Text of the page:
In the 1800s, English settlers in Eastern Cape held rotating cattle auctions known as ‘stock fairs’; these fairs later became known as ‘stokvels’ by the locals who traded livestock.
Today stokvels are community-based savings or investment schemes – traditionally made up of a group of people with the same saving goals. Each member contributes an agreed-upon amount on a regular basis. Today we find that stokvels – previously confined only to rural areas – are becoming more upmarket, with people across the income segments making use of this saving vehicle.
According to Riaan Appelgrein, senior manager for customer financial solutions at Standard Bank, more people are adopting the principle of community savings. “What is obvious is that savings and investment clubs are now becoming more and more common. At Standard Bank, we see stokvels being formed to help members participate in various investment vehicles, including property and the JSE.”
Stokvels, to many South Africans, are more than just savings tools – they encourage a culture of saving, provide a sense of community and accountability to its members, all the while acting as a safety net and allowing for much needed cash injections during the hard times.
These stokvels also serve as powerful weapons in the fight against poverty, and are particularly helpful in uplifting women in communities.
Stokvels lead to empowerment and breaking the cycle of dependency. Jeanne du Plessis, communications manager at Procter & Gamble (P&G) says, “Stokvels have become key in developing the money-saving habits of South Africans, particularly women”.
Du Plessis also states that, “With the majority of stokvel members being women, P&G recognises that stokvels are an important vehicle for women empowerment, as they promote economic independence, income generation, security, and responsible behaviour. Women are able to move away from being financially dependent on their male counterparts as they learn more about managing money and creating wealth. They can also contribute more to their family’s financial wellbeing as they grow in knowledge and confidence”.
Zeona Jacobs, Director of Marketing and Corporate Affairs at the JSE, says stokvels are a powerful tool to create a stronger investment and saving culture in South Africa and improve financial literacy. “The JSE hosts seminars to help stokvel members understand how to start investing on the stock exchange and are mostly attended by women. Many stokvels simply pool money together. This means that these women are not saving in the most effective way as their money could be invested to generate returns. If we can help stokvels to become investment clubs, they can help women to move from the informal to mainstream economy.”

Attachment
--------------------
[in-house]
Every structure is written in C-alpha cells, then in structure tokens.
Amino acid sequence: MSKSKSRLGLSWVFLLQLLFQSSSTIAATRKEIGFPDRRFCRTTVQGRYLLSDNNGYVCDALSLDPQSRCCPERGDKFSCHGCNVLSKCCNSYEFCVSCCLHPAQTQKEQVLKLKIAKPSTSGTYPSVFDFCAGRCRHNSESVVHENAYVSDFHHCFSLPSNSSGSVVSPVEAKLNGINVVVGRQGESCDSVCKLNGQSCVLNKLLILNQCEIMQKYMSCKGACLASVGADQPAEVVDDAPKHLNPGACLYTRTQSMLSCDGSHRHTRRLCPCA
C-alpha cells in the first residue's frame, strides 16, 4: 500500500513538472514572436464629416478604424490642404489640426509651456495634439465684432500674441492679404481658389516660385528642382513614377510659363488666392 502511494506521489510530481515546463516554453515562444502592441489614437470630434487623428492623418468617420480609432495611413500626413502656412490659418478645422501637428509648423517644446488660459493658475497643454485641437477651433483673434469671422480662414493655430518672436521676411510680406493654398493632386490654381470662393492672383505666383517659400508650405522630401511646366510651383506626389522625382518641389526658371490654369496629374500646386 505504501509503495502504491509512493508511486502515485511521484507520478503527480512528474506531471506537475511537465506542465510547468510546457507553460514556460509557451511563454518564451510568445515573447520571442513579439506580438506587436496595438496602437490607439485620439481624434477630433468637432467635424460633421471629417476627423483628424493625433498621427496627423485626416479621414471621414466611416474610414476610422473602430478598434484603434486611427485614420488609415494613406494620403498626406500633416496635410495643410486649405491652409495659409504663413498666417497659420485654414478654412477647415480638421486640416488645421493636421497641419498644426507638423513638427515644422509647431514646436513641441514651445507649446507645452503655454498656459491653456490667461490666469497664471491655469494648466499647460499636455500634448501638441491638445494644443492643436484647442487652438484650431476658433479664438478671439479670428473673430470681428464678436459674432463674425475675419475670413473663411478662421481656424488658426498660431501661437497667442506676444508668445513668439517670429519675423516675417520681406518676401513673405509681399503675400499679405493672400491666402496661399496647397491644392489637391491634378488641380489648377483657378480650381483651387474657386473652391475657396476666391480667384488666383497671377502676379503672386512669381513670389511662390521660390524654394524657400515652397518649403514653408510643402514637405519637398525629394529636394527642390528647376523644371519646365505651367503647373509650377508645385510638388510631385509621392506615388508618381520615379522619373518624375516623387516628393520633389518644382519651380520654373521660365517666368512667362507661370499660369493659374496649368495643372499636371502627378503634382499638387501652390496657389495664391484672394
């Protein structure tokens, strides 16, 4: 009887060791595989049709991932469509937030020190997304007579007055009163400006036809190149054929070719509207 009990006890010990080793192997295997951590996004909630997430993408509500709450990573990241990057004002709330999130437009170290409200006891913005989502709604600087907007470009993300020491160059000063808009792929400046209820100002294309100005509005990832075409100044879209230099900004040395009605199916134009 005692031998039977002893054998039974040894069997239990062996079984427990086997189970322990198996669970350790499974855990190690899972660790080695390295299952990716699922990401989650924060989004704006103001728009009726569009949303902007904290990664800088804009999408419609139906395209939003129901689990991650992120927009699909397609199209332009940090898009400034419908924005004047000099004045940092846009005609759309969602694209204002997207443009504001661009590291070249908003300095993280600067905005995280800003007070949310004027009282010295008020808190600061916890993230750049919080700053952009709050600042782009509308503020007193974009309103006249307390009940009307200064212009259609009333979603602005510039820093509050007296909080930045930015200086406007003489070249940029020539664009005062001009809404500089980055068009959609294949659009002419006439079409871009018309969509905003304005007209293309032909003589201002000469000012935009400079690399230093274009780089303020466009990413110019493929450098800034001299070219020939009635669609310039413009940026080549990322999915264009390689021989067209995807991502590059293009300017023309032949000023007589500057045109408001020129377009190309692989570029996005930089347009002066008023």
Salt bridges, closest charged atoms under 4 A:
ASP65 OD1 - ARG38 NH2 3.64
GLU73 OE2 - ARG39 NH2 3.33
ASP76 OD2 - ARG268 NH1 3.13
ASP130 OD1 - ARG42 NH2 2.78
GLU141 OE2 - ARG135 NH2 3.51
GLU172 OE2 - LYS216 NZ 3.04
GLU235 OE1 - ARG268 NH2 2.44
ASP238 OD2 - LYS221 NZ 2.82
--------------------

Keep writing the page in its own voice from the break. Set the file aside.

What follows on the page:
But Jacobs says stokvels are not just about pooling financial resources. “Stokvels create an opportunity for women to learn from each other. At the same time, if one or two members of a stokvel are educated about investing on the stock exchange, the entire group benefits from this knowledge.”
Types of stokvels
All stokvels serve the purpose of encouraging people to save, however, stokvel membership depends on individual needs, thus making up the different types.
● SAVINGS STOKVELS
In a savings stokvel a fixed amount, agreed upon by the members, is thrown into a common pool and members decide on the cycle – i.e. who will receive the funds and on which dates. According to BrandSA, these types of stokvels are the most popular as people have disposable income to do with as they please.
● BURIAL STOKVELS
The costs of funerals are exorbitant. Burial stokvels provide support to members in the event of a death in the family. Members of a burial stokvel make a fixed contribution that will assist with expenses.
Most popular stokvels
• 47% of people using stokvels belong to a savings stokvel
• 41% of people using stokvels belong to a burial stokvel
• 20% of people using stokvels belong to a grocery stokvel
• 5% of people using stokvels belong to an investment stokvel
From informal stokvel to cooperative bank
Nthabeleng Likotsi, founder and managing director of the Young Women in Business Network (YWBN) and Masters degree graduate from Wits Business School founded YWBN in 2009 – initially a stokvel-modelled investment initiative – now grown into South Africa’s first black women-run cooperative-banking financial institution (CFI).
This women-run CFI caters to black professionals, entrepreneurs, SMMEs and business startups. Three years after the establishment of YWBN, the bank acquired a stake in Namlog, a Johannesburg-based logistics company.
Said Likotsi, “After a chance meeting with a woman at a conference in Switzerland, the world of cooperative banking dawned on me. When I returned home, I researched on the feasibility of starting the bank”.
Today the bank consists of 252 members, has more than R2-million in its coffers and is South Africa’s 31st cooperative financial institution.
In a study done by African Response – an inclusive market research company – stokvels are big business. In South Africa there are approximately 8.6 million people belonging to over 421 000 stokvels, collectively valued at R25-billion.